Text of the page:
Black Ops 2: Here’s What We Know So Far
* PC Specific features… Maybe, but maybe not.
There are a lot of people who will prefer to play Black Ops 2 on PC. We call those people “perfect Americans” or if you prefer, “awesome people”. Naturally, the PC gamer is a little more demanding than console players, owing to their superior intellect and the fact that they sunk a lot of money into their gaming rigs. So what are Treyarch’s plans for PC-specific features? Unfortunately, it’s looking like they’re not making PC gamers a priority.
Speaking to PC gamer, Treyarch’s Mark Lamia played coy, only hinting that they’re considering dedicated servers at this time. “We had [dedicated servers] with Black Ops, so the architecture exists,” he said. “But we haven’t yet announced exactly what that setup is going to be with Black Ops 2. The goal, for us, really, is to… We like the flexibility, just philosophically, of the dedicated server.”
He did hint that part of their consideration is concern about multiplayer cheating, and it’s heartening to hear they’re concerned about it. “One of the things I know that the team has been focused on for the PC is, in particular, anti-cheat mechanisms,” he said. “We know it’s a huge issue in PC gaming, for online gaming… Look—you want to do that stuff in a custom, private game, that’s your business, but if you’re playing out there in the world, in the community, we are going to try to make it fun for as many people as possible. So we have some proprietary schemes the team has been working on. I think that will be unique to this title, since it’s not off-the-shelf software. We’re working on that.”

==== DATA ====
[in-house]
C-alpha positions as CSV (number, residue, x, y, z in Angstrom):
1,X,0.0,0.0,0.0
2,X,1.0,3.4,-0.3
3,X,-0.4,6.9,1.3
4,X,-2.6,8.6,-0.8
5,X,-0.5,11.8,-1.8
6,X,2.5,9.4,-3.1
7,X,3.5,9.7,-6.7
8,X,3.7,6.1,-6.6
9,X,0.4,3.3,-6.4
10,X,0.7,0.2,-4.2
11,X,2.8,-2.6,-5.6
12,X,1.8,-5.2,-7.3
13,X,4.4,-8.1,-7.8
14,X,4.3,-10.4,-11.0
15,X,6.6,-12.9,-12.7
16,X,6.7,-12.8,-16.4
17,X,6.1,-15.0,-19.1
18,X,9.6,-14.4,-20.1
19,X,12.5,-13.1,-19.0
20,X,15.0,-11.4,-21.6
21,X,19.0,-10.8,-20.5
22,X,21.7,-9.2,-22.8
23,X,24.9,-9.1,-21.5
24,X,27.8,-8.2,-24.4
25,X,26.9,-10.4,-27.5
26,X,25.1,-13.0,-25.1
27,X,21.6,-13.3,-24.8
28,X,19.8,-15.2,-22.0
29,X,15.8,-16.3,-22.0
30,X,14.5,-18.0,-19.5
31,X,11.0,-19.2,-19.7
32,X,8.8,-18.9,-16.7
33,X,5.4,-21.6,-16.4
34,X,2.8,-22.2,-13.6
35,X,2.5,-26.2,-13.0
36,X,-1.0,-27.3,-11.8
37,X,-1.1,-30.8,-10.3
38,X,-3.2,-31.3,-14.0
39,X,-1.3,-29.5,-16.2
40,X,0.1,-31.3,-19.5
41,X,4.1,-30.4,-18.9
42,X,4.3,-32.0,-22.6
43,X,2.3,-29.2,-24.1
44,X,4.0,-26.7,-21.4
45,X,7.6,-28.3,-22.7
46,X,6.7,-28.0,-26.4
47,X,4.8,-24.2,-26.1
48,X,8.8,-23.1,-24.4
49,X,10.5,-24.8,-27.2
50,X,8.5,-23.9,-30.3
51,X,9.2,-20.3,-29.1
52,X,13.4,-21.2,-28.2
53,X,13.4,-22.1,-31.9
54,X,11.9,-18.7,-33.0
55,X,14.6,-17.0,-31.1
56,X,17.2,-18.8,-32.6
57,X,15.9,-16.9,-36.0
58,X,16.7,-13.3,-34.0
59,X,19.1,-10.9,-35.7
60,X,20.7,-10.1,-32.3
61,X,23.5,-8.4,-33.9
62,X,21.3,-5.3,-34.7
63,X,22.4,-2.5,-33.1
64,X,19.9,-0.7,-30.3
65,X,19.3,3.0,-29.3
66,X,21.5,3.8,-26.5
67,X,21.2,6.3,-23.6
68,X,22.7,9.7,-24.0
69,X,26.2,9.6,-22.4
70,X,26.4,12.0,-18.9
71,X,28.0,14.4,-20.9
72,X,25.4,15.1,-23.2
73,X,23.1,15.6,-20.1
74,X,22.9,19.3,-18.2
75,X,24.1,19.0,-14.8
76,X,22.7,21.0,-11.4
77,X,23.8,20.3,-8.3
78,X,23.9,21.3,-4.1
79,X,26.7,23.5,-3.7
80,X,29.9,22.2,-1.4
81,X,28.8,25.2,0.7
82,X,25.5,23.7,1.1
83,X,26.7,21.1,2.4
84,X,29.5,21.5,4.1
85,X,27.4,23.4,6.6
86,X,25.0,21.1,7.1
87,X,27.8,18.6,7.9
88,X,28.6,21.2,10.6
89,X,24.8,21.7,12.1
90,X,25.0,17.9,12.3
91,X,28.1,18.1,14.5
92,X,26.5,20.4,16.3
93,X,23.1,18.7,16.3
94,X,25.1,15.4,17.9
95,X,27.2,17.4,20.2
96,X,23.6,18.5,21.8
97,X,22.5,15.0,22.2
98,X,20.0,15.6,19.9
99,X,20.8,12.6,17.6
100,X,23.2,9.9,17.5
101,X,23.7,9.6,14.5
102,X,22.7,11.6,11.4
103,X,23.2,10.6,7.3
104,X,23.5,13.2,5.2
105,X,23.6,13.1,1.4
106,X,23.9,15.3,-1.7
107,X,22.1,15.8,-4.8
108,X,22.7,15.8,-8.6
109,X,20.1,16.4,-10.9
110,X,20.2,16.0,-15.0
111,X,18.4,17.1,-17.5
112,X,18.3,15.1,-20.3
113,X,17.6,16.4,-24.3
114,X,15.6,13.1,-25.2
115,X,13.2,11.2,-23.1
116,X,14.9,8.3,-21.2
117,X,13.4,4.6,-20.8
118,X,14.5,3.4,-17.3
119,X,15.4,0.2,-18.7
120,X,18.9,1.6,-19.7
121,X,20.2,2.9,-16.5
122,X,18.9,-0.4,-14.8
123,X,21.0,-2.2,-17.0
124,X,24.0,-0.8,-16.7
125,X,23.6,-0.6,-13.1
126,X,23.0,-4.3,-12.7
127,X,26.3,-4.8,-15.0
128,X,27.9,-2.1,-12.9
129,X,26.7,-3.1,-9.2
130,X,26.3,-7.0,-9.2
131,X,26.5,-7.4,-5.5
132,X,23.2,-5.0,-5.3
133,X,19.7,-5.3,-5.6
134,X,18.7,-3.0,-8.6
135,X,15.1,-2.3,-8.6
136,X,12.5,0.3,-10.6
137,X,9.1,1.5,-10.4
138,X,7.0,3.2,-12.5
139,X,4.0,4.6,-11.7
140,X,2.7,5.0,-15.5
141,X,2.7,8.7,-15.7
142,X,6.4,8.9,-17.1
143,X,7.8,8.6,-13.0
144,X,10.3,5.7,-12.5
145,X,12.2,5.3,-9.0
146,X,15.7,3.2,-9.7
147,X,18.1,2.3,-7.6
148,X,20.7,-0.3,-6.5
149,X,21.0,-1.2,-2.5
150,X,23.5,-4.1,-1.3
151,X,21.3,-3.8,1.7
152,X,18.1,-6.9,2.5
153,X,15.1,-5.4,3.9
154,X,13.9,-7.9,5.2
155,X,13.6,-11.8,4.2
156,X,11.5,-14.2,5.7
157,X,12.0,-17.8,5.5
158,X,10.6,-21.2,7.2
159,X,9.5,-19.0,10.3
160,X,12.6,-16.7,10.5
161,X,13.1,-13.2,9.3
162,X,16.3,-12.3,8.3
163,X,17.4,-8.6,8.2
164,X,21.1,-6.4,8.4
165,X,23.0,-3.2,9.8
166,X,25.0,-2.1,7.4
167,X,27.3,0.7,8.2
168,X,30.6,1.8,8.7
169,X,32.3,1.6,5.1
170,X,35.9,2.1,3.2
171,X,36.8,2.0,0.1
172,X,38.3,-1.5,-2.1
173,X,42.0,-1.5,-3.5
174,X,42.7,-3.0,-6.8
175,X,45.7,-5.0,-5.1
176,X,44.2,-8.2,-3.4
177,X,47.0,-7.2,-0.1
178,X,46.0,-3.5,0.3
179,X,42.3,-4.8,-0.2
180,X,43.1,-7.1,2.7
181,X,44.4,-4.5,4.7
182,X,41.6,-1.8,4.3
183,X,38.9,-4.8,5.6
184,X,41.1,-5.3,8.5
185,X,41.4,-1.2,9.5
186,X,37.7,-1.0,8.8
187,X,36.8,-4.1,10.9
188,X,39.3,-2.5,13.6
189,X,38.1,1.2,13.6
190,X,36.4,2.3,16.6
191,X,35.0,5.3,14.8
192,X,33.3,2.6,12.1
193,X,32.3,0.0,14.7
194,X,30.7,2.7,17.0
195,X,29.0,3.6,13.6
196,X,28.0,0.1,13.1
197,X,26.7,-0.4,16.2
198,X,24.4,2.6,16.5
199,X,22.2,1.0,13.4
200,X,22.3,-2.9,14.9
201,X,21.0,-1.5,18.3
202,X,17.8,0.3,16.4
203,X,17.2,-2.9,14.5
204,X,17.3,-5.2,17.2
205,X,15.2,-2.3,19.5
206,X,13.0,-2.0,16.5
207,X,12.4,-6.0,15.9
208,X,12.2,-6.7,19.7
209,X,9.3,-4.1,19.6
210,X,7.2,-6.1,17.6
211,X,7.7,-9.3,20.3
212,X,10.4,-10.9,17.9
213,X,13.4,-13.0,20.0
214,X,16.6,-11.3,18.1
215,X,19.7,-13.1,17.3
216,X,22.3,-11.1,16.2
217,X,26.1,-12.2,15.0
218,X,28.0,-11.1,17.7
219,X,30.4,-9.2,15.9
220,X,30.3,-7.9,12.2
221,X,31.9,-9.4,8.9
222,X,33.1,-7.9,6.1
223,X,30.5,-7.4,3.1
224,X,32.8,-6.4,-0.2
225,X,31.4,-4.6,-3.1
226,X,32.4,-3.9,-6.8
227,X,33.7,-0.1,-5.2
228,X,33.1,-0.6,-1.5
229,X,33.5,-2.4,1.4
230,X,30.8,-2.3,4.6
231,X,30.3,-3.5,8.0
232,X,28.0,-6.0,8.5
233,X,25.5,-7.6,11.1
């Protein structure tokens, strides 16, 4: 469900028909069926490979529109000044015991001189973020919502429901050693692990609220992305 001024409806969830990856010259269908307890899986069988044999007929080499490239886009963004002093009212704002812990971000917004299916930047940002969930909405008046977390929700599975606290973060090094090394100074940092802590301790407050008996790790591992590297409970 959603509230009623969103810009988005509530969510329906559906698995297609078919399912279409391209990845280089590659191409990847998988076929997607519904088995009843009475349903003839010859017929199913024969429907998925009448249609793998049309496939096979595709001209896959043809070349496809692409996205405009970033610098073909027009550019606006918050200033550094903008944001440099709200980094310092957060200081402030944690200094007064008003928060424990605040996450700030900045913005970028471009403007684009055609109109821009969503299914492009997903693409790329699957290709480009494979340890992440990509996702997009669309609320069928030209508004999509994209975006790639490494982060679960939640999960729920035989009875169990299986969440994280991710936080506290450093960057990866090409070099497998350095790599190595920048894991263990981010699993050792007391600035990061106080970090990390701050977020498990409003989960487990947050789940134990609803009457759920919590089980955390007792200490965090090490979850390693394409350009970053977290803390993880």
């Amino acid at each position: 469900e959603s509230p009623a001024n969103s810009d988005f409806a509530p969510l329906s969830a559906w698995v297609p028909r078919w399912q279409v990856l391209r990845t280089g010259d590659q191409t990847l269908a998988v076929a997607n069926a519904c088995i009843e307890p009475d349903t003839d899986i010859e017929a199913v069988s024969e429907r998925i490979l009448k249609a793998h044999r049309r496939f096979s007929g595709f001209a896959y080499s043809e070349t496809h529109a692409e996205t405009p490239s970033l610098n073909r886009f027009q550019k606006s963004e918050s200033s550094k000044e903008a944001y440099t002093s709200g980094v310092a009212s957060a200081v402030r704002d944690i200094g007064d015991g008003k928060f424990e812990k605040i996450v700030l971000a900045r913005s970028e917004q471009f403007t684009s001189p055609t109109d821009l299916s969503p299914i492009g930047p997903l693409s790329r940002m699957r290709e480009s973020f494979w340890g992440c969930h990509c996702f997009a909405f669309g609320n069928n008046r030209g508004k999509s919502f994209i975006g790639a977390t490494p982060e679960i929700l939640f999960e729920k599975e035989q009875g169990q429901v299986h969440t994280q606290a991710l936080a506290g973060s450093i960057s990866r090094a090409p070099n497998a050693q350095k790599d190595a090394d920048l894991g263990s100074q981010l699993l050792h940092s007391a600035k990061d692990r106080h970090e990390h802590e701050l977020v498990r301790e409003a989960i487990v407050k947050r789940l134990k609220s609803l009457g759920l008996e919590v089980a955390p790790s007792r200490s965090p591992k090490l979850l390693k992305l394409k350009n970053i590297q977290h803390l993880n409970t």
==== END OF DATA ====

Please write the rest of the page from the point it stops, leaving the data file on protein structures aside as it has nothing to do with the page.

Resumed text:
It seems likely that devoted black hats will figure out a way to cheat regardless of how multiplayer is supported. If they don’t go with dedicated servers there are likely other reasons in play. Note that Call of Duty Elite still doesn’t work right on PC. Asked about that, Lamia said “[the question is] one that Activision has to answer for us. Right now it’s not a technical limitation on our engines… It’s more of an Elite question that’s going to be answered for people later.”
Related to this, Lamia was also coy about LAN, saying “Yeah, so we’ll talk about, like, what network architectures and stuff we’re going to give you a little bit later.” Hopefully, all of this doesn’t mean they’re quietly downgrading expectations PC gamers might have in advance of giving them the short shrift like last year. Presumably, more details will come, and you can bet we’ll be asking at E3.
* No beta
Not specific to PC, in the same interview with PC gamer, Lamia completely ruled out an open or closed beta, due to the quick turn-around time for these games. “The problem with a beta, in particular on our time frame, it’s just not practical,” he said. “We’re coming out this year, we’re not taking four years to make this game or three years to make this game.” So make a note, people: You are not allowed to point any of the game’s flaws out until after it is released.
* Activision is making it rain.
Finally, as you’d guess, given the mindbending success of Black Ops, Activision has allotted a huge amount of resources to Black Ops 2. Speaking to Venturebeat, Lamia said “There’s over 250 people at Treyarch, but there’s over 300 people working on the project.” Yes, that’s more people than actually work at Treyarch, signaling a huge commitment from Activision. Fear not guys: you’ll be making your money back.